Upon the completion of this critical assignment, the companies involved returned to duty with their own regiments. Capt. Halley served in the Texas Cavalry until the end of the war in April 1865.
Halley's Salado Cavalry Confederate Flag
According to George W. Tyler, the author of the book, History of Bell County, published in 1936 and edited by Charles William Ransdell, Ph.D., a history professor at the University of Texas, and a great-grandson of Capt. Halley, "Each Company leaving Bell County was given a beautiful silk flag made by the women of the community. When the company was drawn up in parade formation, a young lady presented the flag to the commander and gave a heartfelt patriotic speech. The commander responded of behalf of his company in the presence of a large crowd of the families and friends of the departing soldiers."11
The First National Flag of the Confederacy, 1861-1863, was referred to as "Stars and Bars." The flag consisted of a red field divided by a white band one-third the width of the field, thus producing three bars of equal width. The top bar was red, the middle bar was white, and the bottom bar was red. The flag had a square blue union the height of two bars, on which was placed a circle of white stars corresponding in number to the states of the Confederacy. In some cases, the canton had a large star within the circle of stars.
According to Halley family history, "Halley's flag is unusual in that the canton is made of cotton and the bars are made of two different silks, neither of which are red as the First National Confederate Flag was designed. The assumption is that the ladies of Salado had no red silk on hand so they used plain white silk instead. The traditional white bar is divided in two equal sizes of white moiré silk, which helps to delineate the bars from each other."12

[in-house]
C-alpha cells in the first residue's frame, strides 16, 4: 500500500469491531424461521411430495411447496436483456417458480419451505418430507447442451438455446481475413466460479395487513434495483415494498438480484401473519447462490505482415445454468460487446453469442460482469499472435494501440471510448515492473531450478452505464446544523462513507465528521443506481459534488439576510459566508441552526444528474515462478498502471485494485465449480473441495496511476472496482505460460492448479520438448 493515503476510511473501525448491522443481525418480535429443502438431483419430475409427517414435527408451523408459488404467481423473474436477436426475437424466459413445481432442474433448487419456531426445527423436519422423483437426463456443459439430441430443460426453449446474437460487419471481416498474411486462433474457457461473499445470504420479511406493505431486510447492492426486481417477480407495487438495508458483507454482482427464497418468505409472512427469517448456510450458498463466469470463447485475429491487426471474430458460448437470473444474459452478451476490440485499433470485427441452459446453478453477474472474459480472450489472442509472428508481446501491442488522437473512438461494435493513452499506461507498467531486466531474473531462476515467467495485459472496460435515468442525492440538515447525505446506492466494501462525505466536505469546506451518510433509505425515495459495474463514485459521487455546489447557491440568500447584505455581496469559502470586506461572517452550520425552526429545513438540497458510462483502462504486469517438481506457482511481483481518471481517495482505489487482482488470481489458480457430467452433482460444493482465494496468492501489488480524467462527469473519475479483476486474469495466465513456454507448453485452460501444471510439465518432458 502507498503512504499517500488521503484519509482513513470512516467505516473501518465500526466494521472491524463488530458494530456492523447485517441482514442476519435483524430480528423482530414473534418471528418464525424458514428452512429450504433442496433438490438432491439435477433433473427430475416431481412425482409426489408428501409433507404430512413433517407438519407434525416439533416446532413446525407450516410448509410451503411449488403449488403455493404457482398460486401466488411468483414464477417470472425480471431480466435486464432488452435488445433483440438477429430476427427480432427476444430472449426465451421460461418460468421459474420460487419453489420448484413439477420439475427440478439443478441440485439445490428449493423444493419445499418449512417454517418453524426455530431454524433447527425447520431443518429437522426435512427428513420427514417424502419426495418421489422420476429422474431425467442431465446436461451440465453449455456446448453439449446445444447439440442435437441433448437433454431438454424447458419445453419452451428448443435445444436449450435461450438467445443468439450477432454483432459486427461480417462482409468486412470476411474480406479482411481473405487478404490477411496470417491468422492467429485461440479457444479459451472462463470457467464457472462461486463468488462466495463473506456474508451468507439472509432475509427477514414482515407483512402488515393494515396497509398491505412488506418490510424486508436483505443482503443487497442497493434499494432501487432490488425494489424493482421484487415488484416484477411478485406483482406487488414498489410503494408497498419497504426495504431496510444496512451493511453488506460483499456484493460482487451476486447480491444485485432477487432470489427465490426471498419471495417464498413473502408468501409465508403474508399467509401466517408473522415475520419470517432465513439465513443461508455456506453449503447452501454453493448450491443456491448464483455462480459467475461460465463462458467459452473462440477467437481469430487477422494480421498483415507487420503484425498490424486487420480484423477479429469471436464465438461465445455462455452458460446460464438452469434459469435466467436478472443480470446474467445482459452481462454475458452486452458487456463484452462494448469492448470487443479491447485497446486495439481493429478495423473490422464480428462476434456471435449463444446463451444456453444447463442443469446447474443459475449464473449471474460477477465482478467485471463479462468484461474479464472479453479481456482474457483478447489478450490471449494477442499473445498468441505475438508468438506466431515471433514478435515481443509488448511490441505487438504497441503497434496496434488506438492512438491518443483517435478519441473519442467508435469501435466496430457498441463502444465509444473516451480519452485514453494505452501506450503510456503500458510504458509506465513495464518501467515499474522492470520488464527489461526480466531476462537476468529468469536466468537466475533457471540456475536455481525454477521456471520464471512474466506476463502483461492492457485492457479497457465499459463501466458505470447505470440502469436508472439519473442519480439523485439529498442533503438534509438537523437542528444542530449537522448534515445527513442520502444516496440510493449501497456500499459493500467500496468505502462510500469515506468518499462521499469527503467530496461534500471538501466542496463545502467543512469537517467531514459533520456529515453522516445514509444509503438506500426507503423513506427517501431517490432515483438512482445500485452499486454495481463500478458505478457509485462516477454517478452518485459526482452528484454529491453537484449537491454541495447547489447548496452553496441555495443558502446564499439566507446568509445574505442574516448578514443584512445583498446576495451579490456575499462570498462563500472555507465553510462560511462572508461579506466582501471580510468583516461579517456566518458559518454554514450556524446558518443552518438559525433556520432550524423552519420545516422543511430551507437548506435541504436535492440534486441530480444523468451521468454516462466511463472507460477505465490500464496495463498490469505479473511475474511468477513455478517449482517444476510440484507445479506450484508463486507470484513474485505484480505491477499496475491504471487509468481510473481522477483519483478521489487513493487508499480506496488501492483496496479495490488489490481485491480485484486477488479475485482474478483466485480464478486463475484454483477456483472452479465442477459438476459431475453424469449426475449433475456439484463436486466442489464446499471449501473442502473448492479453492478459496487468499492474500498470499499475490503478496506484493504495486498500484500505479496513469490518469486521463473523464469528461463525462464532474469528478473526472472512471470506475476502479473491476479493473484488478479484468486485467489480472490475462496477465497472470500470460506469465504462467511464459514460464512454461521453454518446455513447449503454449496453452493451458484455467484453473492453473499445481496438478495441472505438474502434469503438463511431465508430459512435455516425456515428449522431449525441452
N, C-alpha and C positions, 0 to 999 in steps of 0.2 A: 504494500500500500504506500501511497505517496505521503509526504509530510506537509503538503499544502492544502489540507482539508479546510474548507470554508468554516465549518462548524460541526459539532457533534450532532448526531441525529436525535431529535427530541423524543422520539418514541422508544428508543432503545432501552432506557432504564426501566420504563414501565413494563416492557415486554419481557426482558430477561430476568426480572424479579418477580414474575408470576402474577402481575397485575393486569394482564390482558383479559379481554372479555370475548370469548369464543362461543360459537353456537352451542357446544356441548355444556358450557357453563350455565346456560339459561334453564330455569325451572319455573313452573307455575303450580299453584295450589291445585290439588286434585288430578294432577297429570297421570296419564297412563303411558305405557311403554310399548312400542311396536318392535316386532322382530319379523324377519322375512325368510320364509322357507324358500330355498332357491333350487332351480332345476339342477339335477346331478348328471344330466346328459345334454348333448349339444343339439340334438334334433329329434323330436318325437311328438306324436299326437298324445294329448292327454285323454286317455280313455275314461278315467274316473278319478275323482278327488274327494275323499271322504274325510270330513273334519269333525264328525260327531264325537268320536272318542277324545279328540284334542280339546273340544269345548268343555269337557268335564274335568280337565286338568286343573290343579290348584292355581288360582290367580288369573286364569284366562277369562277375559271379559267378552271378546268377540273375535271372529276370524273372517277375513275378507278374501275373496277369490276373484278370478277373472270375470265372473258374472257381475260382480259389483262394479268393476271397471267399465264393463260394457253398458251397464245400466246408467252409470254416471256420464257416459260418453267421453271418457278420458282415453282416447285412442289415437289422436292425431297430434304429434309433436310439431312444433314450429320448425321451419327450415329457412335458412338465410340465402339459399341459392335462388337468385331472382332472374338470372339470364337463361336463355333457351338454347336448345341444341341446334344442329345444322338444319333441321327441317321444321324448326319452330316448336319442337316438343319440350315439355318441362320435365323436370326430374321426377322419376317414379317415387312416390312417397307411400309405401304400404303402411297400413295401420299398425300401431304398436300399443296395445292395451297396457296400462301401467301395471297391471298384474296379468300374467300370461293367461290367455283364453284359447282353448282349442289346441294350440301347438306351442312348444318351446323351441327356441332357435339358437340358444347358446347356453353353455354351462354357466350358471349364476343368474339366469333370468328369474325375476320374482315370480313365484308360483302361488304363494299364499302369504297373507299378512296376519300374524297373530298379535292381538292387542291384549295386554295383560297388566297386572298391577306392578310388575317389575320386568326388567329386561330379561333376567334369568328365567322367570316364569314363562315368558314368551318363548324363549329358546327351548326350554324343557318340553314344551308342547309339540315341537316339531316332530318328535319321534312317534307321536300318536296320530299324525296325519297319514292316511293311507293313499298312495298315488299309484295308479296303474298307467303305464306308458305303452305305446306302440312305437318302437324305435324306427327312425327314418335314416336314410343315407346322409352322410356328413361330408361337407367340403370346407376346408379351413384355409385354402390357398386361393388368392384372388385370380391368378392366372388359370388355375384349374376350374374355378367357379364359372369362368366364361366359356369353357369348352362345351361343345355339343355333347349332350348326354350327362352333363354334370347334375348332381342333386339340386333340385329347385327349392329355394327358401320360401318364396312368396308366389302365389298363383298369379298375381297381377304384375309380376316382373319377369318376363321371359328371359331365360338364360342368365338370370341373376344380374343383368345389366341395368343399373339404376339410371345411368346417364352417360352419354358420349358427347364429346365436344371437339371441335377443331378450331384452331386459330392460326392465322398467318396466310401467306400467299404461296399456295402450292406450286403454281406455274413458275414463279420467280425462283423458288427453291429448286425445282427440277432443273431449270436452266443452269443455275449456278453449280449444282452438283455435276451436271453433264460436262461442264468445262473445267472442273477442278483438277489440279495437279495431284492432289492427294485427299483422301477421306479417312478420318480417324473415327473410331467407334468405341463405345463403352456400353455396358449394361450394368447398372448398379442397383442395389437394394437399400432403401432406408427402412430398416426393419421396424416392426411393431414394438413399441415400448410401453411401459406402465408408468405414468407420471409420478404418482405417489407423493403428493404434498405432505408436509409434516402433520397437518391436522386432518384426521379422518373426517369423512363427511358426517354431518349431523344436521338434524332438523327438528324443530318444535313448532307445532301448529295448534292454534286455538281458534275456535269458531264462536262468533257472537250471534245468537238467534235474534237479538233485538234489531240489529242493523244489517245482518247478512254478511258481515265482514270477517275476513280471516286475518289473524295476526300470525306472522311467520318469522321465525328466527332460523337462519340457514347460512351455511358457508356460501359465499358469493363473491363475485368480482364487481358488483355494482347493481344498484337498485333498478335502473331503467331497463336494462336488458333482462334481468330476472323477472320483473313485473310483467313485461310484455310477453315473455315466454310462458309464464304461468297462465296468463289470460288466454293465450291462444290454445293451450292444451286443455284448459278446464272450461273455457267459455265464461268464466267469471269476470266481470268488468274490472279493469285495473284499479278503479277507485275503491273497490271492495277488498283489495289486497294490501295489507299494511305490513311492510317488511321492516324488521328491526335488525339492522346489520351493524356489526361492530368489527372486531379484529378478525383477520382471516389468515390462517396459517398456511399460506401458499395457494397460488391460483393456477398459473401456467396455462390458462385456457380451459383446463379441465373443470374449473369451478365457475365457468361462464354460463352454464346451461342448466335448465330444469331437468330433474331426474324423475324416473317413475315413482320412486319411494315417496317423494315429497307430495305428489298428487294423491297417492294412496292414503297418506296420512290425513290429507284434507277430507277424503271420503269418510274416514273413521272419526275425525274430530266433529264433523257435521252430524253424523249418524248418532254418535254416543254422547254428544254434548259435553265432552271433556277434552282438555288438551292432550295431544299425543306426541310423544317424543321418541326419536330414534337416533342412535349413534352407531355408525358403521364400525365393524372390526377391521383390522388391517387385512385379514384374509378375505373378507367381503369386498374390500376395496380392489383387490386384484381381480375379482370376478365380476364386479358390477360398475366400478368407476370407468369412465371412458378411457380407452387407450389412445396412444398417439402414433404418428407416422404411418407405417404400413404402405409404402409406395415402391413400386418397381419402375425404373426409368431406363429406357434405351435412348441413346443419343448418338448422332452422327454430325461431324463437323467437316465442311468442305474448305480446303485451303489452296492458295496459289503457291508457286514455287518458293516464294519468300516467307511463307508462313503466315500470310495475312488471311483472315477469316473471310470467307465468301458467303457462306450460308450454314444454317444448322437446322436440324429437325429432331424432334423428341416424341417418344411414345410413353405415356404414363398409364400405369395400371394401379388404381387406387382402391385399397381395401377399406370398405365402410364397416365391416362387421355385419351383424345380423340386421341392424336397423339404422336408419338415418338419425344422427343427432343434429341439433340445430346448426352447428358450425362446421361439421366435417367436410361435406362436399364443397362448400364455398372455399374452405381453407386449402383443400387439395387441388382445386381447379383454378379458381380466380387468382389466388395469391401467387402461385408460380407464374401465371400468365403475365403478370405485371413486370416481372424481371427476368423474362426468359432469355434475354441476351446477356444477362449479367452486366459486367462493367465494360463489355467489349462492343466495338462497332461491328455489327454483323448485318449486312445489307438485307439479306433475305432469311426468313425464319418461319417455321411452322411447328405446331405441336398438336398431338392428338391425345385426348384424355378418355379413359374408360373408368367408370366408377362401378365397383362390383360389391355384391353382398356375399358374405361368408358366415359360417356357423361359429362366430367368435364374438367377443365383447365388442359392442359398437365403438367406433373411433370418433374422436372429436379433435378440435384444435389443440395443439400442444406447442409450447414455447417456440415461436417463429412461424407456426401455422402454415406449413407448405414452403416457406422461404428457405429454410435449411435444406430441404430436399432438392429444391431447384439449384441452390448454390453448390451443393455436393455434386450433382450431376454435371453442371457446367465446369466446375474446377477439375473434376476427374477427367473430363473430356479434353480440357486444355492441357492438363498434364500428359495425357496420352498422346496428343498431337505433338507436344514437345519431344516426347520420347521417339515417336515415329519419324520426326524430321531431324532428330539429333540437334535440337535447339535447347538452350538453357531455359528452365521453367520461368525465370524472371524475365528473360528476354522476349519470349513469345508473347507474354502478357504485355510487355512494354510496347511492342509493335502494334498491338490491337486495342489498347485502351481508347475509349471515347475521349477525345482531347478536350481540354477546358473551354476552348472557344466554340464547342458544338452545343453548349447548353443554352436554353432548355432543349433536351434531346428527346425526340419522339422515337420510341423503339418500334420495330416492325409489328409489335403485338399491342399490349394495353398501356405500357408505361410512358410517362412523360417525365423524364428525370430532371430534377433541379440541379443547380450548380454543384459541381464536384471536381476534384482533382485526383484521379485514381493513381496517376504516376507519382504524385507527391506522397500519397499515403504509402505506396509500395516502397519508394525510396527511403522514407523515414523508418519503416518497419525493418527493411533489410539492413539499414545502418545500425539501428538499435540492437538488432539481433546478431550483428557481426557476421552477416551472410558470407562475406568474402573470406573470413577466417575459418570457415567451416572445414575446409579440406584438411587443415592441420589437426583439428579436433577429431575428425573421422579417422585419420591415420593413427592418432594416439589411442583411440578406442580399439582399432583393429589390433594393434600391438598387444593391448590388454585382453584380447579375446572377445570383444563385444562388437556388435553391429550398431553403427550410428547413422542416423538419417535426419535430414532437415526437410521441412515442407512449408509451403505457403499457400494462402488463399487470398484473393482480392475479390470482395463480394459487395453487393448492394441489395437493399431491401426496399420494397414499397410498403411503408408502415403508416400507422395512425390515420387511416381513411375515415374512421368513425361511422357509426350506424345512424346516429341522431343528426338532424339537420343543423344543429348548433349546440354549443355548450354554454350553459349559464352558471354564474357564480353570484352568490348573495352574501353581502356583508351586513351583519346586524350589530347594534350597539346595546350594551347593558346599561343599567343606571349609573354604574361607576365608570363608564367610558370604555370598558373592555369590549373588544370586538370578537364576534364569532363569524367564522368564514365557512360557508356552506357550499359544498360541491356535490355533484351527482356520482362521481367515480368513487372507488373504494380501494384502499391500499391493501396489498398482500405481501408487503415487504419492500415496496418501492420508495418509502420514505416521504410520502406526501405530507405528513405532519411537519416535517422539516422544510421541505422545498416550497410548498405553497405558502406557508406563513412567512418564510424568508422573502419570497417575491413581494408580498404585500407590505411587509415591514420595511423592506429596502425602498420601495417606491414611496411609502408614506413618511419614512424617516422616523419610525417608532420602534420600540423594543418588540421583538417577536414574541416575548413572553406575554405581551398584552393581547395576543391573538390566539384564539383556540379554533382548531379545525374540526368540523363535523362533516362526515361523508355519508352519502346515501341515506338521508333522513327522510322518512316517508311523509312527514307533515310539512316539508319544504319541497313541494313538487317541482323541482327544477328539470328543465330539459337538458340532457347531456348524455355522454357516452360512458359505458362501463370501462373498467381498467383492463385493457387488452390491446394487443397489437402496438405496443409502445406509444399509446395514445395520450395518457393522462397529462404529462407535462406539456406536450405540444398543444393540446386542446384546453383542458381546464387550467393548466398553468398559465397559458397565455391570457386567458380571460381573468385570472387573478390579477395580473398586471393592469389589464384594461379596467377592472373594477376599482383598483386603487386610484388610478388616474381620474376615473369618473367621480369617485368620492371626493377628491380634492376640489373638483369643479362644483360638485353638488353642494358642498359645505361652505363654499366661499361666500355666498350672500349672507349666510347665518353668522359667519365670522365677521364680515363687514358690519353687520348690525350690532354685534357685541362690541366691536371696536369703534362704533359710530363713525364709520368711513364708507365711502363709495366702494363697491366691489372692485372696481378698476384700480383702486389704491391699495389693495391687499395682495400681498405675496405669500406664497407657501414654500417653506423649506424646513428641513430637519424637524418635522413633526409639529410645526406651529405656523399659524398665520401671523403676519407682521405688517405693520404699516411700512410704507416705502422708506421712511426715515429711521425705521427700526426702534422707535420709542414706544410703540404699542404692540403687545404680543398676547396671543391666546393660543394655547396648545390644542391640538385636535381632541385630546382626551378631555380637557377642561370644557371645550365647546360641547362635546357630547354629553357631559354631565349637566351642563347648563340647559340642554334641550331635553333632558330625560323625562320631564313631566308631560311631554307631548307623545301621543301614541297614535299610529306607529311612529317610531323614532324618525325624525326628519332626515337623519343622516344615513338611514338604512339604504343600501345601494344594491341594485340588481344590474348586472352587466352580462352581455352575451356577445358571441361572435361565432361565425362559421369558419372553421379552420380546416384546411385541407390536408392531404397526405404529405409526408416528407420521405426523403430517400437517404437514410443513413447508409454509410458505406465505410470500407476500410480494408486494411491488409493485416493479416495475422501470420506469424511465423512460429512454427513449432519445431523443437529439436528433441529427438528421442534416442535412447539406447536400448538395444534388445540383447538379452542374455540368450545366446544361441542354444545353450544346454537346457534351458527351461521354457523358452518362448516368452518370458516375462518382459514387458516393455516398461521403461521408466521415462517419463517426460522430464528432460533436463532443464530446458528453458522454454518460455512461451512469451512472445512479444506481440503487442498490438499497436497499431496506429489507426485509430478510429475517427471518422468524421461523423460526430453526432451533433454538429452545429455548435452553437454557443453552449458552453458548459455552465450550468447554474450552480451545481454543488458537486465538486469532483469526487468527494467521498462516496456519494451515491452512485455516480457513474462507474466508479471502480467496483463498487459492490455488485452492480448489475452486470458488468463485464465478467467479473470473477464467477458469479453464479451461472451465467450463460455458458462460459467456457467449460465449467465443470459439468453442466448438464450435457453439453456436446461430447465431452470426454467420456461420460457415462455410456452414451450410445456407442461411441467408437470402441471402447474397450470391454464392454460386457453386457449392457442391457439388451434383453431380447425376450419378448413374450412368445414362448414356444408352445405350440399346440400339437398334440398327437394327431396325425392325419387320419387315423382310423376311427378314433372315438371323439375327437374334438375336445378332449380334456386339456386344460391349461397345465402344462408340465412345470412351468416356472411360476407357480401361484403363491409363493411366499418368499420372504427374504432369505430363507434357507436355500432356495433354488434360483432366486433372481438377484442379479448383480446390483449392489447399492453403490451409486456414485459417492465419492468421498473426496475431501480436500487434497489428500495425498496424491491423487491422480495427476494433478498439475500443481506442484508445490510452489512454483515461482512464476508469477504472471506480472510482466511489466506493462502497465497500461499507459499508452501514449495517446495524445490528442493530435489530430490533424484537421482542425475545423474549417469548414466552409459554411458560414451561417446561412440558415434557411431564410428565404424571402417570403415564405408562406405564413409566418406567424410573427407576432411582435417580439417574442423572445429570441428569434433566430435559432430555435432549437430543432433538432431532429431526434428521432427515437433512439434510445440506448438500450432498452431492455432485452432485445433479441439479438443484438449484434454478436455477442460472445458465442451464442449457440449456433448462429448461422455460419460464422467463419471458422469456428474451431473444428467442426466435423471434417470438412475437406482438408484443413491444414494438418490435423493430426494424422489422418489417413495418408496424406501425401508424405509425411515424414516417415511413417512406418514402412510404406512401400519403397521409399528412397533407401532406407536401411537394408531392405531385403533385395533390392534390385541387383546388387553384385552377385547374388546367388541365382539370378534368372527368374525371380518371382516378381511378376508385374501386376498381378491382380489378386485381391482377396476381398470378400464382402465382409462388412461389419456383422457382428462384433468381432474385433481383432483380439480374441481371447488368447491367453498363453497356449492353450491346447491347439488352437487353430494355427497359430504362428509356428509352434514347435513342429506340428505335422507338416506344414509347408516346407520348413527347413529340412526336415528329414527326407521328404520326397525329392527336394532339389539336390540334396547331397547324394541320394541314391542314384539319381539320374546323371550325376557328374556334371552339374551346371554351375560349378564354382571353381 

When Captain Halley died, his wife Lydia Ederington Halley passed the original flag to their daughter, Mimmie Halley Smith who passed it on to her daughter Eugenia Halley Smith. Eugenia then passed the flag to Robert and Lydia's great grandson, Fred Lee Ramsdell, Jr., who then passed it to his daughters Diana, Donna and Carol.
In 2009, the Ramsdell sisters commissioned Textile Preservations of Texas to conserve the flag in order to delay continued deterioration. The preservation project was completed in April of 2010 and the flag is back in the Halley family archives.
Capt. Halley's return to Salado after the war is presented in Part 2 of this story.
By Charlene Ochsner Carson
Page last updated: October 17, 2018
Footnotes:1"1860 Presidential Election," Wikipedia.
2Robert Halley Family Bible Birth and Death Record.
3Tyler, George W., History of Bell County, edited by Charles William Ramsdell, Ph.D., history professor at the University of Texas, and a great-grandson of Capt. Halley, The Naylor Company, San Antonio, 1936, pp. 282, 283.
4Robert Halley Family Records, Halley Home, Salado, Texas. Written by Eugenia Halley Smith.
5Robert Halley Family Bible Birth and Death Record.
6Johnson, Frank W., 1799-1884, A History of Texas and Texans, Vol. 111, p. 1209. Chicago: American Historical Society, 1914. Additional contributors: Barker, Eugene Campbell 1874-1956; Winkler, Ernest William 1875-1960.
7Tyler, Goerge W., History of Bell County, 1936, Dayton Kelley, Centex Press, Belton, Texas, 1985, p. 196.
8Ibid, p. 205.
9Tyler, p. 220.
10Handbook of Texas Online, James Matthews, "Saufley's Scouting Battalion," accessed May 3, 2018.
11Robert Halley Family Records, "Stars and Bars," Salado Cavalry Confederate Flag. Written by a Halley family member.